The "correct" answer is YES, you absolutely CAN "avoid cutting the single clip into numerous smaller ones..." Actually, what you are doing when you make cuts is skipping over those frames in the clip, just as you wished for, and you can't not do this! It does this because your "cuts" are simply pointers to frames that refer to the original clip.

                         

                        Other responses saying "no" seem to ignore the false presupposition of the original question or at least failed to correct its error, which worried that entering cuts on a clip in a sequence somehow actually cut the clip. They don't.

                         

                        So YES you can tweak the "skipped cut" portions to your hearts content, and likewise you can insert the same clip onto the same timeline miltiple times to either the same track or different tracks.

                         

                        When you make so-called cuts you are merely entering pointers to the respective frames - nothing is actually being cut. This is why you can drag the clip edges left and right so easily to adjust the position of the cut, since all you are doing is to adjust the frame counter that the clip edge poine points to, and that is  how the rolling-edit tool can work so easily.

                         

                        By the way, a Project file contains only names, links, and pointers - there is no actual video file content resident in the project file.

                        • 9. Re: Possible to skip part of a clip without cutting it?
                          Jim_Simon Level 8
                          Other responses saying "no" seem to ignore the false presupposition of the original question or at least failed to correct its error, which worried that entering cuts on a clip in a sequence somehow actually cut the clip. They don't.

                           

                          Actually, your answer presupposes the question was asking about the file on the hard drive.  That was neither stated nor implied.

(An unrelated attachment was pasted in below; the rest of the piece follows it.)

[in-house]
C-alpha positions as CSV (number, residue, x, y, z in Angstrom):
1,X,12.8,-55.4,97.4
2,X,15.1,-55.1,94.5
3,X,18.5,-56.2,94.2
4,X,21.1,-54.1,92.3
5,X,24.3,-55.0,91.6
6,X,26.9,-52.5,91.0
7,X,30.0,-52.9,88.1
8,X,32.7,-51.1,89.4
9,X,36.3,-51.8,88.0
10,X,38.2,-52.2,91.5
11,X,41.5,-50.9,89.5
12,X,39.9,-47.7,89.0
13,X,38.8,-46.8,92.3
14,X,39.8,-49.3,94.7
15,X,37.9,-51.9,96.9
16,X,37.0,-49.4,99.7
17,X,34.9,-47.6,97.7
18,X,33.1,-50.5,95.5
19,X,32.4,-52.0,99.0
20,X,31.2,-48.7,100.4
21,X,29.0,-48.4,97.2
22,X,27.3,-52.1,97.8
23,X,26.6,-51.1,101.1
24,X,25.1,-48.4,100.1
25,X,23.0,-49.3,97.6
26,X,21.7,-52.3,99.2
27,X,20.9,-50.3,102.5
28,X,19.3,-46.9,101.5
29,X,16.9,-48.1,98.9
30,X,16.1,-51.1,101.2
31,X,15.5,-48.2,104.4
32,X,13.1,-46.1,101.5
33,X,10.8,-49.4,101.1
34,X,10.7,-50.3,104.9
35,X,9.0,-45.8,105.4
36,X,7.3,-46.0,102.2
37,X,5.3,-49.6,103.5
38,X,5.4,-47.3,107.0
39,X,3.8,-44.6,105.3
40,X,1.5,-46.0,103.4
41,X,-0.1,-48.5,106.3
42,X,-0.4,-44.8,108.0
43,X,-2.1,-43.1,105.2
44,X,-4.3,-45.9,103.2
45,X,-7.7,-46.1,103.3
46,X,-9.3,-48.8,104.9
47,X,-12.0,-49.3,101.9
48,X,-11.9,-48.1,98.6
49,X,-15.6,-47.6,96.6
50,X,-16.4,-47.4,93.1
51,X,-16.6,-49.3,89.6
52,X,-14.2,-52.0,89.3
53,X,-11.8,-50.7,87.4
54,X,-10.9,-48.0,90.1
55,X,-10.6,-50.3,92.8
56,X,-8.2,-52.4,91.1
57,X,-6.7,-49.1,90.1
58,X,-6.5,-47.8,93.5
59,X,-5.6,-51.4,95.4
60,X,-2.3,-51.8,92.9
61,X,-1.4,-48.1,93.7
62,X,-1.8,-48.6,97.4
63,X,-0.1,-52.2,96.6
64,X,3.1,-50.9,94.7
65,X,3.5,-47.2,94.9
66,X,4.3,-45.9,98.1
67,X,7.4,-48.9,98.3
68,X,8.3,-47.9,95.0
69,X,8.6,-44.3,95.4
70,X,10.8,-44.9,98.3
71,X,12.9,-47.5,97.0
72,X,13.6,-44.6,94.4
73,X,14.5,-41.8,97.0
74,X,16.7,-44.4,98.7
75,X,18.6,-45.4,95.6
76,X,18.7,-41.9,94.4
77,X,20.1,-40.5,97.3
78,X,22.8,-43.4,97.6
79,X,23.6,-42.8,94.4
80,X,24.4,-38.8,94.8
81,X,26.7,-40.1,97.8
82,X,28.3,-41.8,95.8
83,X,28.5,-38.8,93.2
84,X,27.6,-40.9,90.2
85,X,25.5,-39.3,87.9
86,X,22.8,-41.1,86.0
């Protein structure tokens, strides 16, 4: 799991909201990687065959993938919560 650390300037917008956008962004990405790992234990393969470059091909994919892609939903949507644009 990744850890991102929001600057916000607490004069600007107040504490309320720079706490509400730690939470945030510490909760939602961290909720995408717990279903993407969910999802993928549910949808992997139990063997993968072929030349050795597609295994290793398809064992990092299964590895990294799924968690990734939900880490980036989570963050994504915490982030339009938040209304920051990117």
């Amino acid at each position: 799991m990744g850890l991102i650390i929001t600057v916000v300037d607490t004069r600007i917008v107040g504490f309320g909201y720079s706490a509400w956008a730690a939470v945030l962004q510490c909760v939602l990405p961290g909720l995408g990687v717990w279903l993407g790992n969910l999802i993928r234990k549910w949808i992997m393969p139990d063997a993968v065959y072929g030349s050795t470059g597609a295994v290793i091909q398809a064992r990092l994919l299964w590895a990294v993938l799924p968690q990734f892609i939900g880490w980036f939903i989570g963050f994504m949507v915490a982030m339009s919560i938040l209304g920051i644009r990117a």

The correct answer is no, you can't use only parts of a clip and still keep it as one long clip in the sequence.

                          • 10. Re: Possible to skip part of a clip without cutting it?
                            Stephen_Spider Level 3

                              Don't get all semantic here. We tried to give a simple answer to the question posed, not parse it into a new question. I don't see how that helps.

                            • 11. Re: Possible to skip part of a clip without cutting it?
                              Steven L. Gotz Level 5

                              Not to be argumentative, but sometimes it is difficult to understand the exact question that the OP is trying to ask. Sometimes they don't have the right words. I find a little joy being the one to figure out the actual question before anyone else now and then. It's kind of fun.

                               

                              In this case, I believe that dcmurrayblank did a wonderful job of asking the question. Unfortunately the answer was "no". My response indicated that I thought that the concept of hiding portions of the clip had merit, but that it just wasn't available in any known software. It might be cool if a ripple delete could be turned into a "hide" (using a modifier like Alt or Shift) so that the clip could still be treated as one solid clip for the purposes of adding effects or moving it around on the sequence. But it is not possible at this time, in this software.

                               

                              I believe that Jim is correct. The question was about the sequence, not the file. I don't fault lmenningen, however. The way that lmenningen's answer was phrased was a little aggressive, but certainly was meant to help answer the question as lmenningen understood it.

                               

                              As for semantics, sometimes the root question, and therefore the root answer, can be tied up in semantics. There are language barriers that often have to be dealt with, as well as social issues, and as I found out recently in another thread on these forums, financial differences.

                               

                              So, while Jim and I could both be wrong and lmenningen right, I would be quite surprised if that were the case. However, if we were wrong, the discussion that took place might very well have benefited dcmurrayblank, and maybe many other people over the next few years who might have had the same question.

                               

                              We want to avoid arguments, so we should be careful in our phrasing, but we should never fail to try to help people just to avoid an argument. Just my opinion, for what it is worth.

                               

                              -- Steven